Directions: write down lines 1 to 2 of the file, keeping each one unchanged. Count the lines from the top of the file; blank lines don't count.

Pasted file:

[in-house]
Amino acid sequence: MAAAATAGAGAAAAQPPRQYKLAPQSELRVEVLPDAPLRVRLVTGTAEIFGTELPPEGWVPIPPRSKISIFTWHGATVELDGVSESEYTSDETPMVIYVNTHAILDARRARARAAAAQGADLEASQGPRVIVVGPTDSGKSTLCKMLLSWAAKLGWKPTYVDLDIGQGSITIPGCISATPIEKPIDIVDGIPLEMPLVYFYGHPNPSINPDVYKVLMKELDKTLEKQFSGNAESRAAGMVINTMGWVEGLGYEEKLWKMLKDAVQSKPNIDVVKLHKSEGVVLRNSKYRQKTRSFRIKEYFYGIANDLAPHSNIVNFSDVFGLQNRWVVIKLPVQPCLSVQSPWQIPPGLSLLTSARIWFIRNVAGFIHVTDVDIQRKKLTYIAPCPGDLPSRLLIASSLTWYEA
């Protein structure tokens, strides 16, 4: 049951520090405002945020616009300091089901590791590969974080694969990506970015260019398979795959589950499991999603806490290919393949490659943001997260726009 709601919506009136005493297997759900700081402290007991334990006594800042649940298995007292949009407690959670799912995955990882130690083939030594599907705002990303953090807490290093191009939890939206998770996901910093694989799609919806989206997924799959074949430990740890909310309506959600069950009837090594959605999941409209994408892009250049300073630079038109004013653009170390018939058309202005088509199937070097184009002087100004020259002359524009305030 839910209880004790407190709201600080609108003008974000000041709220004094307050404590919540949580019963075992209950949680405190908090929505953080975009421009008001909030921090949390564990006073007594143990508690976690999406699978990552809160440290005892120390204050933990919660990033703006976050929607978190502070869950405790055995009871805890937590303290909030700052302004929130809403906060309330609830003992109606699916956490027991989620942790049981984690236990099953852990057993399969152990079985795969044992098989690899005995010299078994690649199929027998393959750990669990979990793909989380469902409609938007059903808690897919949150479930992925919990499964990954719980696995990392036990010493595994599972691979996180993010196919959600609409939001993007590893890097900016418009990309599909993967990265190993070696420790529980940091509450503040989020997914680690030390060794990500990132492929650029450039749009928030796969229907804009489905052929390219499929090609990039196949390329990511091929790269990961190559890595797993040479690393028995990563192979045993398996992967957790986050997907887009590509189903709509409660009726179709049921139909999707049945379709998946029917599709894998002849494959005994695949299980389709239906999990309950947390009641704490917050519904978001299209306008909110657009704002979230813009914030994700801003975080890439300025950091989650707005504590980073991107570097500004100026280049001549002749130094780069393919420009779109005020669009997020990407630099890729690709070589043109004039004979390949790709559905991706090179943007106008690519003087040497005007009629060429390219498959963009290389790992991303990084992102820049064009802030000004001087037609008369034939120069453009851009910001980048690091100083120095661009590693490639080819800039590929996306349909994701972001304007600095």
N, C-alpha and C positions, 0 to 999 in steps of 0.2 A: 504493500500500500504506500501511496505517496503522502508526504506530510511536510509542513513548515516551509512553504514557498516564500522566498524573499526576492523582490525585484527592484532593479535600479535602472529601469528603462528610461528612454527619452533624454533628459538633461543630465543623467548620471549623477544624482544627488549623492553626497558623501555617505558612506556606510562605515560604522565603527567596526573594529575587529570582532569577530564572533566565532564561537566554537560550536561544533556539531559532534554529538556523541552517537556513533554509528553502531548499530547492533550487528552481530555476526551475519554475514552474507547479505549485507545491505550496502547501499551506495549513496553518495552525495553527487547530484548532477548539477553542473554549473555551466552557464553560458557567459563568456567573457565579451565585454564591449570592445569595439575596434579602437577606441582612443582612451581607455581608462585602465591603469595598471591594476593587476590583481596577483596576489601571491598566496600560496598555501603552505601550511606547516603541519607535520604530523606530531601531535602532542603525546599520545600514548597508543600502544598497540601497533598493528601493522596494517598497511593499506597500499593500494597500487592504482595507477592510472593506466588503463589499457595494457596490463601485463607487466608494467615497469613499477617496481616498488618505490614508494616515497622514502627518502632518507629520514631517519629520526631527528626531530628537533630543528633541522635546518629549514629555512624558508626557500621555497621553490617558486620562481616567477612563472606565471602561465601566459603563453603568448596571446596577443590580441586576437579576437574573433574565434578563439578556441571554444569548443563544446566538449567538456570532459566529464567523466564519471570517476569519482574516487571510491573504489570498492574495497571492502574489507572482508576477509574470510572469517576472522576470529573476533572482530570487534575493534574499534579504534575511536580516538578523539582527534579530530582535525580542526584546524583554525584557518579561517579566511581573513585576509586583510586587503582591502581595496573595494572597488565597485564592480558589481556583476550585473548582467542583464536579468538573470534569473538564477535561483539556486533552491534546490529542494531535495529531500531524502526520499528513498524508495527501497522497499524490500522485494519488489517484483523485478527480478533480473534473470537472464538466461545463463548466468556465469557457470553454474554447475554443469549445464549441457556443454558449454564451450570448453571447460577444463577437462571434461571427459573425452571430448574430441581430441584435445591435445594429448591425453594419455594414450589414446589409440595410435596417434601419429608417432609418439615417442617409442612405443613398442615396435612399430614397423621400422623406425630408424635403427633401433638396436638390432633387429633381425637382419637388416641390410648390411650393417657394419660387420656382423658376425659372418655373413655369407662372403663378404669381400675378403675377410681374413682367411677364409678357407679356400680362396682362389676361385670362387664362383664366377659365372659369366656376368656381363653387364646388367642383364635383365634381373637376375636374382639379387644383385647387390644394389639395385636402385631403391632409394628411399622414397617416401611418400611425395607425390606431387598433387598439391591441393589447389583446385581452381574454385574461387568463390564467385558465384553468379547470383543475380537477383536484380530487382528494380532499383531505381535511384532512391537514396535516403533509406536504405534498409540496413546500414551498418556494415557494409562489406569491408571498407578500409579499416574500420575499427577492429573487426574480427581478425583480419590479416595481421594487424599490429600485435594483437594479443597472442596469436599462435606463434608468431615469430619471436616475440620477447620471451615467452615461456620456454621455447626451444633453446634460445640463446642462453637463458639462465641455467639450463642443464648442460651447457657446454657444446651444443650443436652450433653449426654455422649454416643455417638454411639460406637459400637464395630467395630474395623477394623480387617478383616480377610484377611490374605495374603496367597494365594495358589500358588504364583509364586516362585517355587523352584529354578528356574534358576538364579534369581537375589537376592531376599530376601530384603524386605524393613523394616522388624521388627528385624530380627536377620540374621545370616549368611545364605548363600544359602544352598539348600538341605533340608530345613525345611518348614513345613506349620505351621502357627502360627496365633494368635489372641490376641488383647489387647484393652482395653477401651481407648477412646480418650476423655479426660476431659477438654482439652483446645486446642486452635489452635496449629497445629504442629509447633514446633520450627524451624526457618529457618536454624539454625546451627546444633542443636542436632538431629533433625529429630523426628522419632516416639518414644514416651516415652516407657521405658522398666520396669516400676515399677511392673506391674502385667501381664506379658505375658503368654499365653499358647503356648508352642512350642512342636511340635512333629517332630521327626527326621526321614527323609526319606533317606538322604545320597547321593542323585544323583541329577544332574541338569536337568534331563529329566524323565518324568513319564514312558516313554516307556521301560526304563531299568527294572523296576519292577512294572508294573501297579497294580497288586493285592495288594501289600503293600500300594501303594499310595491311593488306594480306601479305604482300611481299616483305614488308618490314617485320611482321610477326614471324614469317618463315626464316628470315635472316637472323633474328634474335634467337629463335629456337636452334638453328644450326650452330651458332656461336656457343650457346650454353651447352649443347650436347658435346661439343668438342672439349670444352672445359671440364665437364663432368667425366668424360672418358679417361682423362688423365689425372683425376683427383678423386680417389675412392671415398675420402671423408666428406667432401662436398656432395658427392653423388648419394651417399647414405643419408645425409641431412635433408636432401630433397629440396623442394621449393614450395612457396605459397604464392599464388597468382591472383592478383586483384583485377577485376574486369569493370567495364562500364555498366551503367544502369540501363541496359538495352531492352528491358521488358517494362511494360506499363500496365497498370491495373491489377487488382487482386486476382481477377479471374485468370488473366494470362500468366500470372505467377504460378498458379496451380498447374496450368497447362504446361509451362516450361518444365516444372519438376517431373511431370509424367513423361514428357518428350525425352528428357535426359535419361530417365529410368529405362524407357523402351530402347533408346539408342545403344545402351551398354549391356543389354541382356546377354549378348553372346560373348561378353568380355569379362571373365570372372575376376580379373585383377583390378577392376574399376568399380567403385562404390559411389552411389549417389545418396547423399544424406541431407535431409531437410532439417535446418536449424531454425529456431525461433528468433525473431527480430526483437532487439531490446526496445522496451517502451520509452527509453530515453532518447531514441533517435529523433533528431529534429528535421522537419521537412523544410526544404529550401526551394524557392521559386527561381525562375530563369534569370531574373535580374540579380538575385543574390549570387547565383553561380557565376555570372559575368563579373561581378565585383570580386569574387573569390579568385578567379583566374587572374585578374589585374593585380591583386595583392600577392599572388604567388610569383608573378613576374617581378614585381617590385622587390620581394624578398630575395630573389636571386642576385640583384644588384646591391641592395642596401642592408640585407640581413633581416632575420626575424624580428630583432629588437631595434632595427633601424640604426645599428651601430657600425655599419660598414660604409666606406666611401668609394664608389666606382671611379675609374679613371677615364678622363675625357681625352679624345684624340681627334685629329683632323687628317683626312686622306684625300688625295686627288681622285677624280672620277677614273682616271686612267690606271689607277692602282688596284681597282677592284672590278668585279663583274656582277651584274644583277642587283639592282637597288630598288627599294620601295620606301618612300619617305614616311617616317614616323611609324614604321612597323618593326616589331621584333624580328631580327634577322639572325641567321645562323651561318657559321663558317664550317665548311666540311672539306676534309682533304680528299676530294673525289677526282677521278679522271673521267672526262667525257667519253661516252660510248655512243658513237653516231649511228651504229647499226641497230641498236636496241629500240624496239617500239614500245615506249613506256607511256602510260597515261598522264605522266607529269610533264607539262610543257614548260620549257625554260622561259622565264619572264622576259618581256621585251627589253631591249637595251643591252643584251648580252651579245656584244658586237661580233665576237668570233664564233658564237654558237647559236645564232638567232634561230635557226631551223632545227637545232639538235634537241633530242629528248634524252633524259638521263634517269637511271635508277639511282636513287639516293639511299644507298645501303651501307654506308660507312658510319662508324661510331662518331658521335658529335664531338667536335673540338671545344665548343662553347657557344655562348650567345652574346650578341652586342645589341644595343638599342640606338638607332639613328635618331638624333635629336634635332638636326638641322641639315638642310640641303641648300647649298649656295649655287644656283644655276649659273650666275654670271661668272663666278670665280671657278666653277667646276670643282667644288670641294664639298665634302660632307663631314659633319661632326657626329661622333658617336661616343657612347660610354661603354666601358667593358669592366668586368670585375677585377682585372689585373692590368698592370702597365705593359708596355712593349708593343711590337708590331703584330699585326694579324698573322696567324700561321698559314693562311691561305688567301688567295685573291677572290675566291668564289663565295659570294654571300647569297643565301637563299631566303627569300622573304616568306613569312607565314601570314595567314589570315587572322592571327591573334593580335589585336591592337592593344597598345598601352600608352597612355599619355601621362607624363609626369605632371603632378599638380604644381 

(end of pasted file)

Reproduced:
[in-house]
Amino acid sequence: MAAAATAGAGAAAAQPPRQYKLAPQSELRVEVLPDAPLRVRLVTGTAEIFGTELPPEGWVPIPPRSKISIFTWHGATVELDGVSESEYTSDETPMVIYVNTHAILDARRARARAAAAQGADLEASQGPRVIVVGPTDSGKSTLCKMLLSWAAKLGWKPTYVDLDIGQGSITIPGCISATPIEKPIDIVDGIPLEMPLVYFYGHPNPSINPDVYKVLMKELDKTLEKQFSGNAESRAAGMVINTMGWVEGLGYEEKLWKMLKDAVQSKPNIDVVKLHKSEGVVLRNSKYRQKTRSFRIKEYFYGIANDLAPHSNIVNFSDVFGLQNRWVVIKLPVQPCLSVQSPWQIPPGLSLLTSARIWFIRNVAGFIHVTDVDIQRKKLTYIAPCPGDLPSRLLIASSLTWYEA